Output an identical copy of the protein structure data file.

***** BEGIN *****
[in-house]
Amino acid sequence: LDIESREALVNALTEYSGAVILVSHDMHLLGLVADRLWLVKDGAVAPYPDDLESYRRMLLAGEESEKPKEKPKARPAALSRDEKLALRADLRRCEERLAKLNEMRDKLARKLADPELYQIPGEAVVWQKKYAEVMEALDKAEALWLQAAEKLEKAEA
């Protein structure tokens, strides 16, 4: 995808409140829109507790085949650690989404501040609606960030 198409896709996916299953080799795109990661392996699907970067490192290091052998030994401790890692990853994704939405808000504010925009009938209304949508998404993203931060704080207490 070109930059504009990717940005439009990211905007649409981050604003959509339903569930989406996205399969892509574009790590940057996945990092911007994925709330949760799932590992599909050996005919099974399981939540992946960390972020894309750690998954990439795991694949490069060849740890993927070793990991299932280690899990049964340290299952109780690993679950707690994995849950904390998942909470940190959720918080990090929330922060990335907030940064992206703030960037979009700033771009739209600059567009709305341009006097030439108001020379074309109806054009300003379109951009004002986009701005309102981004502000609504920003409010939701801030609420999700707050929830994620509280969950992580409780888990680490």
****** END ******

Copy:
[in-house]
Amino acid sequence: LDIESREALVNALTEYSGAVILVSHDMHLLGLVADRLWLVKDGAVAPYPDDLESYRRMLLAGEESEKPKEKPKARPAALSRDEKLALRADLRRCEERLAKLNEMRDKLARKLADPELYQIPGEAVVWQKKYAEVMEALDKAEALWLQAAEKLEKAEA
């Protein structure tokens, strides 16, 4: 995808409140829109507790085949650690989404501040609606960030 198409896709996916299953080799795109990661392996699907970067490192290091052998030994401790890692990853994704939405808000504010925009009938209304949508998404993203931060704080207490 070109930059504009990717940005439009990211905007649409981050604003959509339903569930989406996205399969892509574009790590940057996945990092911007994925709330949760799932590992599909050996005919099974399981939540992946960390972020894309750690998954990439795991694949490069060849740890993927070793990991299932280690899990049964340290299952109780690993679950707690994995849950904390998942909470940190959720918080990090929330922060990335907030940064992206703030960037979009700033771009739209600059567009709305341009006097030439108001020379074309109806054009300003379109951009004002986009701005309102981004502000609504920003409010939701801030609420999700707050929830994620509280969950992580409780888990680490």